x

Editorial

Discrimination Against the Unvaccinated

Until we say “Thank God,” we say “help us Virgin Mary.”

Just when we thought we were done with the coronavirus, mutations like the Delta variant emerge, in one country after another, such as in Greece, Portugal, and others. These countries, and others, are taking measures to prevent it from spreading.

And they are right to do so.

For example, I consider what the Greek government announced last week to be right and just. They will require travelers heading to the islands to either be vaccinated or present a negative coronavirus test result.

It is right, because if this is not done it can cause problems for both locals and tourists.

Of course, here a fundamental question arises: Whether a state has the right to discriminate, to punish some members of the population – i.e. vaccine-deniers.

This is not a trivial question at all, because the issue of the rights of the individual do arise.

Should a state, then, intervene in the personal life and choices of its citizens?

Under normal circumstances, the answer would be a resounding "no!" History is full of cases where the state deprived its citizens of their rights under various pretexts and forced them to implement its decisions, ostensibly in the common interest, with known results.

But here, the case with the coronavirus is different.

We are now facing a pandemic, which for a year-and-a-half has wreaked havoc on one country after another.

And here we are faced with a case in which a minority endangers not only the majority, but also themselves.

So, while the state is not forcing anyone to be vaccinated, it is nevertheless trying to hold them accountable.

Expatriate Professor Nicholas Christakis of Yale University argues, according to The Economist, that the end of the pandemic will be similar to that of previous pandemics.

Specifically, he recognizes three phases:

The first is that the common danger we face brings about an increase in the power of the state.

The second is that the changes imposed by the coronavirus on everyday life leads people to examine the meaning of life.

And the third phase is when the risk of death we faced, which changed our behavior and made us more careful when the pandemic was galloping, turns into overconfidence when it passes.

During the pandemic, governments are the main source of information. They set the rules, they are the source of money, and in the final analysis, they supply the vaccines, notes The Economist.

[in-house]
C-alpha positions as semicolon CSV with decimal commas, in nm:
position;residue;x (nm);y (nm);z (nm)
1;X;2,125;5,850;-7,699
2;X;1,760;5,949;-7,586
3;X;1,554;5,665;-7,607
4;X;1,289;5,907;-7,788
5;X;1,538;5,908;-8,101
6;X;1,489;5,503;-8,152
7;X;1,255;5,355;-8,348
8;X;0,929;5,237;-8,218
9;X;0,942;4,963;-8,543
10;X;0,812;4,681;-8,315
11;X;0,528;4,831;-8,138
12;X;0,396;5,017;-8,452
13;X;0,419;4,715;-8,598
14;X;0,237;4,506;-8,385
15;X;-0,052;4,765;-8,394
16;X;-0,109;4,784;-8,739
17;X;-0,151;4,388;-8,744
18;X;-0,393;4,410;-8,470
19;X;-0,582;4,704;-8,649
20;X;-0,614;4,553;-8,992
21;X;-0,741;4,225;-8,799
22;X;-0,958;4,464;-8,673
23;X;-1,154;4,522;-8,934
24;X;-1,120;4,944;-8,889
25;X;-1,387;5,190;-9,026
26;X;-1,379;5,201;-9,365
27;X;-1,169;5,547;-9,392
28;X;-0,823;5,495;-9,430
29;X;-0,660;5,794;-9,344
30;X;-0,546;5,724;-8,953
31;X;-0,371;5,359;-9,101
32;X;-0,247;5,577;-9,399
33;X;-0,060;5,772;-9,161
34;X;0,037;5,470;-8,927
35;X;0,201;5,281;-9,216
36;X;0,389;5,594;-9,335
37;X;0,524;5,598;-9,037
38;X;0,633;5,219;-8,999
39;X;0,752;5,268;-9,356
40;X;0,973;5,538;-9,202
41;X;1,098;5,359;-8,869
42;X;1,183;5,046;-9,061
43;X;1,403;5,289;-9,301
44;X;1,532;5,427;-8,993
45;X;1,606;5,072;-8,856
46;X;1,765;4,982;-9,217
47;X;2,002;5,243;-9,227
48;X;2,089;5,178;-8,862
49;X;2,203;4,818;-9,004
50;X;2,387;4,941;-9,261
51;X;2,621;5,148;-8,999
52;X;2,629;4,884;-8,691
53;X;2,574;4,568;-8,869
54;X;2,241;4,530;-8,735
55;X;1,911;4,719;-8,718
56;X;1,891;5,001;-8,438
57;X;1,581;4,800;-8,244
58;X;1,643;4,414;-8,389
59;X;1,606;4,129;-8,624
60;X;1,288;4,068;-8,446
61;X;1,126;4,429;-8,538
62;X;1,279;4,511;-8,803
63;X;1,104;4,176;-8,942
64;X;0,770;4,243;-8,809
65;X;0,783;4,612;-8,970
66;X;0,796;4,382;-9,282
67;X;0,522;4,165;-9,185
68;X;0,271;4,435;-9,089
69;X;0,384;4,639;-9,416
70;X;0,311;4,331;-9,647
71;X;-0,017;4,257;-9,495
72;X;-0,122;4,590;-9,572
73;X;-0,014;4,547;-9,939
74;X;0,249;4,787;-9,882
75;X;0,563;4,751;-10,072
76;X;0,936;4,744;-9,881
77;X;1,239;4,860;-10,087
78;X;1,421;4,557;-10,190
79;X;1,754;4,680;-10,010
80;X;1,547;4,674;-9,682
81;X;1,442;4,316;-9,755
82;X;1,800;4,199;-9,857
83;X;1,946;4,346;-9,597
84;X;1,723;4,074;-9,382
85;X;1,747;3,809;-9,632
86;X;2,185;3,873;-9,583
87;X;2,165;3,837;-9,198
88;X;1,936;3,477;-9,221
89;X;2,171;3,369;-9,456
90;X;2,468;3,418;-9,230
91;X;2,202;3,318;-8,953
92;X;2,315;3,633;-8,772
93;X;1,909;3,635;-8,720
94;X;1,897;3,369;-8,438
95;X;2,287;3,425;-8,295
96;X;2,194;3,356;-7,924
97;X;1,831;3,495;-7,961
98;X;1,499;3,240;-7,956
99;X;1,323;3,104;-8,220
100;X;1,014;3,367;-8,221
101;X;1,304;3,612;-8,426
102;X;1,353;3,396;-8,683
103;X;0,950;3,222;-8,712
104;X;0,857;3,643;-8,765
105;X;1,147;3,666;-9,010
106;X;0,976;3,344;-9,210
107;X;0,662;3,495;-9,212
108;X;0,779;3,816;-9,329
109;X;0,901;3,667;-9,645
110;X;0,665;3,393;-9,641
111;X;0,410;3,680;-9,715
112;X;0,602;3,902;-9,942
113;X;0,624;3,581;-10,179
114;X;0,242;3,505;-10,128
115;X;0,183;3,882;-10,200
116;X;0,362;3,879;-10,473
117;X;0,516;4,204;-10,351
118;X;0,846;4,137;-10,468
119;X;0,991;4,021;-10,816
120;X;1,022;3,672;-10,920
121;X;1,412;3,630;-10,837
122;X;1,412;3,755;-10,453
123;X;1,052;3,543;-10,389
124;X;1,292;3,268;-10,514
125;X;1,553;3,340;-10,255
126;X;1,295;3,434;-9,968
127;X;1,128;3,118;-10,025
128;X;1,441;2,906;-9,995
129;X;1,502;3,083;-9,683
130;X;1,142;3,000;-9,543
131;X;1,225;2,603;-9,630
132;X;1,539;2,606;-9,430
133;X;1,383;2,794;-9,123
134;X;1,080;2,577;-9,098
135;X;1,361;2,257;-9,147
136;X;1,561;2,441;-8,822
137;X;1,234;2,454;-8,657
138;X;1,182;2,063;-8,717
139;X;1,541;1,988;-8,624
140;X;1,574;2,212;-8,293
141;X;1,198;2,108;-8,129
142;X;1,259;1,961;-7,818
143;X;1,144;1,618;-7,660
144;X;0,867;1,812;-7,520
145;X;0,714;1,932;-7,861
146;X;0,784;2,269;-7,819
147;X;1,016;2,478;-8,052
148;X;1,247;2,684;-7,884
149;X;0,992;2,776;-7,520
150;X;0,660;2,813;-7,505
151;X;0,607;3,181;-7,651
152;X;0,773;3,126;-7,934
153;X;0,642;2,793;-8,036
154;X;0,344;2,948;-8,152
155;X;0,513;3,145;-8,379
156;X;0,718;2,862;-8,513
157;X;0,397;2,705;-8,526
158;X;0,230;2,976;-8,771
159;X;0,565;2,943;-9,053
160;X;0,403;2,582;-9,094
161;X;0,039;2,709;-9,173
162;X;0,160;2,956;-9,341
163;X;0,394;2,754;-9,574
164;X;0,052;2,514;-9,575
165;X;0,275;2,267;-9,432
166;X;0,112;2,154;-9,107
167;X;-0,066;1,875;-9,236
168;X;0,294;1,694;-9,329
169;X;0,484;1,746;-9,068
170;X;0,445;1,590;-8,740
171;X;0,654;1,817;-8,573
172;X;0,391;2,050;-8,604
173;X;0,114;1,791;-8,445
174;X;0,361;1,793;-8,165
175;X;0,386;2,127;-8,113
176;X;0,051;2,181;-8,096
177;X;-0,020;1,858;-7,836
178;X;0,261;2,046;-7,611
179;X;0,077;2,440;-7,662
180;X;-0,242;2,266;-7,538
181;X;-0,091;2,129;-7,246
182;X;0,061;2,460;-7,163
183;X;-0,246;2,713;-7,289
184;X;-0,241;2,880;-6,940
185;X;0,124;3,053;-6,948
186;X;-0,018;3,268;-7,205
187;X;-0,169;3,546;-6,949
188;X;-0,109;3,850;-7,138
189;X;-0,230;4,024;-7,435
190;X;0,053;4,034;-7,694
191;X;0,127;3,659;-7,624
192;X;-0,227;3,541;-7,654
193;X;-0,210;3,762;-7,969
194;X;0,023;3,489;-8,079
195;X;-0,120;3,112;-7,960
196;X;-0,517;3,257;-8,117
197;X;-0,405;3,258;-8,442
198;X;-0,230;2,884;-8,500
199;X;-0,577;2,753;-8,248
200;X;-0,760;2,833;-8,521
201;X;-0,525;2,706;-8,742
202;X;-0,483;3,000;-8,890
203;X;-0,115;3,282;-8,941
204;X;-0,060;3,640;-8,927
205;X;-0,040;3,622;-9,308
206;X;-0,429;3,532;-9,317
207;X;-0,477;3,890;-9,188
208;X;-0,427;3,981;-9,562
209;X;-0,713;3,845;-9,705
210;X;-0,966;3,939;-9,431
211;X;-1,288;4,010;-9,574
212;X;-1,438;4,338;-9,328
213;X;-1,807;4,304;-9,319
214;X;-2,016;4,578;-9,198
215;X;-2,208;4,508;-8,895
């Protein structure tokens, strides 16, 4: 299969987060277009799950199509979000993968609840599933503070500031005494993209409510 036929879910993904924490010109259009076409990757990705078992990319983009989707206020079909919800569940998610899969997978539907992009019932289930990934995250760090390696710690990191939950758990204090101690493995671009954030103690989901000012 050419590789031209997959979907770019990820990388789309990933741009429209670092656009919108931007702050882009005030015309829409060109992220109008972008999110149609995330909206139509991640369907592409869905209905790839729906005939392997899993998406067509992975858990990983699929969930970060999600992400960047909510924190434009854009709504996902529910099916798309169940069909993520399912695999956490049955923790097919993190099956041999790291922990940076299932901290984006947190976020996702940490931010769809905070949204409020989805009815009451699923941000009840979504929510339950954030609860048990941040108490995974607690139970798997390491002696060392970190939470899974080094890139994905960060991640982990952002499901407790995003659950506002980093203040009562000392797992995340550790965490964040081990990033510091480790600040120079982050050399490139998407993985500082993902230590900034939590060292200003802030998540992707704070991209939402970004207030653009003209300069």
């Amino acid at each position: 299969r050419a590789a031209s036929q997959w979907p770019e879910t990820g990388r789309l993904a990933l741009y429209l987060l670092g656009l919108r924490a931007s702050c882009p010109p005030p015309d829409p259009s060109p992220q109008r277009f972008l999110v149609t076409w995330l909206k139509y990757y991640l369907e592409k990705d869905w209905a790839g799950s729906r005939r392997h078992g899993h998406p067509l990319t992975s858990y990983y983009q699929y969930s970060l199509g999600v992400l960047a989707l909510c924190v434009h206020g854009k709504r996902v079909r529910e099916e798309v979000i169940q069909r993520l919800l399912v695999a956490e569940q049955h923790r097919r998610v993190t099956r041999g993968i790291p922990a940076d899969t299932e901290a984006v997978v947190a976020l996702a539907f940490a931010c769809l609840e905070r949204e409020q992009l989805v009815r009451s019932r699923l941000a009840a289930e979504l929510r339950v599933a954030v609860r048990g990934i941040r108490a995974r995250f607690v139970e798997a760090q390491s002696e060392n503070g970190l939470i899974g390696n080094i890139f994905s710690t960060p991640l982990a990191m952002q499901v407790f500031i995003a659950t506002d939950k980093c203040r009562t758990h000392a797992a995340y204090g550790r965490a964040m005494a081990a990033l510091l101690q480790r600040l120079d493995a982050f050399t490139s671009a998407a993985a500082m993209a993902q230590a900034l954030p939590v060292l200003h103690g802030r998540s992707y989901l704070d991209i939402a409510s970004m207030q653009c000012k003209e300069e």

Certainly an example of a restriction of individual liberties is the one I mentioned above.

And yet, as the professor rightly points out, the majority applauds them.

As I do in this column.

The question, however, in the present circumstances is: do we have any other choice?

RELATED

Ultimately, we are faced with two critical questions regarding the event held at the White House in the name of Greek Independence.

Top Stories

Columnists

A pregnant woman was driving in the HOV lane near Dallas.

General News

NEW YORK – Meropi Kyriacou, the new Principal of The Cathedral School in Manhattan, was honored as The National Herald’s Educator of the Year.

Video

New York Greek Independence Parade Honors 1821 and Grim Anniversary for Cyprus (Vid & Pics)

NEW YORK – The New York Greek Independence Parade on Fifth Avenue, commemorating the 203rd anniversary of the Greek Revolution of 1821, was held in an atmosphere of emotion and pride on April 14.

NEW YORK  — The historic hush money trial of Donald Trump got underway Monday with the arduous process of selecting a jury to hear the case charging the former president with falsifying business records in order to stifle stories about his sex life.

ATHENS - The New Democracy's ballot paper was presented at a special event at the Athens Auditorium on Monday.

JERUSALEM  — Israel’s military chief said Monday that his country will respond to Iran’s weekend attack, but he did not elaborate on when and how as world leaders urged Israel not to retaliate, trying to avoid a spiral of violence in the Middle East.

FRANKLIN, TN – After the amazing success of first two Annual Greek Adoptee Reunions in Nashville, TN, in August 2022 and in their homeland of Greece in October 2023, Greek-born adoptees are poised to converge on Louisville, KY, for the Third Annual Greek Adoptee Reunion, June 20-22.

Enter your email address to subscribe

Provide your email address to subscribe. For e.g. [email protected]

You may unsubscribe at any time using the link in our newsletter.